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Police forces review policies following violinist's death

The serious case review following the death of Frances Andrade recommended for the Home Secretary and College of Policing to be asked to develop guidelines on how to share information across forces when dealing with historic abuse cases.

Read: Music schools create 'backdrop for potent grooming'

Managerial oversight and professional supervision of cases involving childhood abuse victims should be provided in the police force, medical profession and mental health services, it also recommended.

Responding to the findings, Greater Manchester Police's public protection division, said:

I note the recommendations for GMP and we will be reviewing our Talon policy - GMP's internal policy for investigation of rape and serious sexual offences - to ensure that we provide the best possible standard of care for each and every victim.

– GMP's Detective Chief Superintendent Vanessa Jardine

Surrey Police said they accepted that "more must be done" to recognise the needs of vulnerable people in historic child abuse cases and has since "identified improvements" to its information-recording practices, as well as issuing further guidance on pre-trial therapy and support.

Music schools create 'backdrop for potent grooming'

Music schools, ballet schools and drama courses, create a "backdrop" of "very particular and potent form of grooming," Surrey Safeguarding Adults Board said in its serious case review findings today.

A general view of the Chetham's School of Music in Manchester. Credit: PA

"The adults around them, who are often prominent performers in their own right, are invested with exceptional power and influence and are in a position of trust from which they exert considerable leverage over whether their pupils achieve success in their chosen fields," the report said.

It described such institutions as "hothousing establishments".

Former Chetham's School of Music pupil Frances Andrade committed suicide last year, days after giving evidence against Michael Brewer, a former music director at the prestigious school in Manchester.

Brewer and his ex-wife Kay, were subsequently convicted of indecently assaulting Mrs Andrade when she was 18.

The report went on: "Chetham's School provided an ideal environment for this kind of abuse to occur. The school seemed unaware of the risks of sexual abuse and it does not appear to have proactively promoted a child protection agenda."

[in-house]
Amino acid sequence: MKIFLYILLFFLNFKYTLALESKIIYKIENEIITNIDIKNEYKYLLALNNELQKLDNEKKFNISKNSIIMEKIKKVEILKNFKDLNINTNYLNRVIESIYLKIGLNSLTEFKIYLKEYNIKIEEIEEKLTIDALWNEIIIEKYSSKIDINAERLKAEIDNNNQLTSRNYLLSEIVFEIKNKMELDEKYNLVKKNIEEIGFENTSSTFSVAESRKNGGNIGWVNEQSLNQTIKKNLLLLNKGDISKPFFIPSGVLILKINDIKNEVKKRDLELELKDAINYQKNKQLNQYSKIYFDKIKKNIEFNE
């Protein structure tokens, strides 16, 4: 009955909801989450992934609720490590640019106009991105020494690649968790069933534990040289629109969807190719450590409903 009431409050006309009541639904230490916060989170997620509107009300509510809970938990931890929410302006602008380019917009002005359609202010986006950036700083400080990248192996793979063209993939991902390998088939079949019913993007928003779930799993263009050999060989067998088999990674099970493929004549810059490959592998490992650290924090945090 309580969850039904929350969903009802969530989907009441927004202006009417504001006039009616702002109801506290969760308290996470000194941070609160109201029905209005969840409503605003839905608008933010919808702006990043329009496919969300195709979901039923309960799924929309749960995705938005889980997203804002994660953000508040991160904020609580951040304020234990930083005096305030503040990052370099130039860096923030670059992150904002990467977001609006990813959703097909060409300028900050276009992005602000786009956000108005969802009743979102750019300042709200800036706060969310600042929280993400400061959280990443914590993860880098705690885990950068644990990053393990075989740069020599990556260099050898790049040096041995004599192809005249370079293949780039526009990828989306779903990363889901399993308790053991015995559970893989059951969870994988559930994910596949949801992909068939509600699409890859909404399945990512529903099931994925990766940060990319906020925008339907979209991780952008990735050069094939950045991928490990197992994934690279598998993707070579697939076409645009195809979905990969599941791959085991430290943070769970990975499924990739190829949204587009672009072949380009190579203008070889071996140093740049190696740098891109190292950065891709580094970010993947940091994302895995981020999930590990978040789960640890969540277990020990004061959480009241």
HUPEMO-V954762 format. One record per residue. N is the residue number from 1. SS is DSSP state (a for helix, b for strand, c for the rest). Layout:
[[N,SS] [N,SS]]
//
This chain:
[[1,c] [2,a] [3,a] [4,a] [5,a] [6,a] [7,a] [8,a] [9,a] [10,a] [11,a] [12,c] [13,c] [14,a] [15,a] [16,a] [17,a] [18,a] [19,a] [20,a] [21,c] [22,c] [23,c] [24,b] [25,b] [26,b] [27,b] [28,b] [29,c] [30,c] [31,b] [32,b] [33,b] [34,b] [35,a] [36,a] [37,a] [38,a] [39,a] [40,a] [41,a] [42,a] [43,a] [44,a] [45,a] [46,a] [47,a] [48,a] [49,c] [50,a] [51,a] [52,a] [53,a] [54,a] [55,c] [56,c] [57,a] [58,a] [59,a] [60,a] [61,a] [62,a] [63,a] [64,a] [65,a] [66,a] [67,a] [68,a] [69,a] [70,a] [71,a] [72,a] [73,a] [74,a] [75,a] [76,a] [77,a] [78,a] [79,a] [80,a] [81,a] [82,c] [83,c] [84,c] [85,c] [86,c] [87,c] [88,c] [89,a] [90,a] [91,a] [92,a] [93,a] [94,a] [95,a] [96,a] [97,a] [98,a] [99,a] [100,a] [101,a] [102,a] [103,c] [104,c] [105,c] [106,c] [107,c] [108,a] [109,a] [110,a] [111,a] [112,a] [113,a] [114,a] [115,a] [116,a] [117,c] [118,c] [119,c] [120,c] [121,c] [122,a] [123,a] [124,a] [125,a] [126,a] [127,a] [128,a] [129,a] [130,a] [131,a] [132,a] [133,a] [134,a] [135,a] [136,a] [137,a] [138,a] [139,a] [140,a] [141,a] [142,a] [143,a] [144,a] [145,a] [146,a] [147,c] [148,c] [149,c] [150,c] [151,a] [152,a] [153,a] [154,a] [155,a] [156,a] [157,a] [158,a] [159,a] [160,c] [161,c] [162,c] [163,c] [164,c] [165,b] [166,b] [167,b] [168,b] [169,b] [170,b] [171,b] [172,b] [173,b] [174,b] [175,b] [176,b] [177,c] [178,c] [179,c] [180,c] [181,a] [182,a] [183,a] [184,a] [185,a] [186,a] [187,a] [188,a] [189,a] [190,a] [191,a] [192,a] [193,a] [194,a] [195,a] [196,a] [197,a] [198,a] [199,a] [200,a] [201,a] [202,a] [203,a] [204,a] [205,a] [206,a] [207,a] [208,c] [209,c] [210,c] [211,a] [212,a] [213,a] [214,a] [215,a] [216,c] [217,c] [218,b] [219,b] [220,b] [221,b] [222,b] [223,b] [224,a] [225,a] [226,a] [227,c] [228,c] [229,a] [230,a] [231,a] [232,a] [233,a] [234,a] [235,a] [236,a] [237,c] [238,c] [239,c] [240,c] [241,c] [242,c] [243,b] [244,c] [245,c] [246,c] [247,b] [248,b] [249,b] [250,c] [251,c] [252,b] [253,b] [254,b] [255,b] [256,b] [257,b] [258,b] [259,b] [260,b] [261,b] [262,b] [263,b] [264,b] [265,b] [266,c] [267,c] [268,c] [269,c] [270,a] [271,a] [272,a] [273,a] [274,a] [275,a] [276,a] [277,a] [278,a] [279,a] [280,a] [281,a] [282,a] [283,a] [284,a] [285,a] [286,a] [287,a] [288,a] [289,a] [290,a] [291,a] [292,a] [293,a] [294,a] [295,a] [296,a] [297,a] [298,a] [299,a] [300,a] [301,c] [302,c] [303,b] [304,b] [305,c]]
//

The report's panel said "boundaries were blurred" and some staff appeared to act at times "with impunity".

Teachers were placed in an "exclusive and powerful" position over their proteges amid an atmosphere of elite performance, it added.

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Abuse victims who give evidence 'deserve support'

Professional services who were responsible for the care of Frances Andrade - referred to in the the serious case review as Mrs A - were "found wanting" in a number of ways, the report said.

Concluding the 48-year-old's suicide was one that could have been prevented, the report noted that the violinist "had reasons to live and she continued to ask for help throughout this period."

We therefore invite all the agencies concerned to take real and concrete steps towards improving their practice.

When historic cases of sexual abuse come to court, we ask former victims to stand up and lay bare details about their lives that are painful and intimate.

Criminal justice and mental health services should be able to provide a comprehensive and seamless support service to them throughout this process because, as this case demonstrates, historic abuse is always a present source of difficulty and distress to those who have been victimised.

...Those services, who held responsibility for her care, were found wanting in (a) number of ways, and we hope that Mrs A's death will galvanise them to provide more co-ordinated and skilled care to other victims of historic abuse.

Perhaps then, Mrs A's wish to protect other young people can belatedly become a reality.

– Surrey Safeguarding Adults Board

Serious case review: Key areas for improvement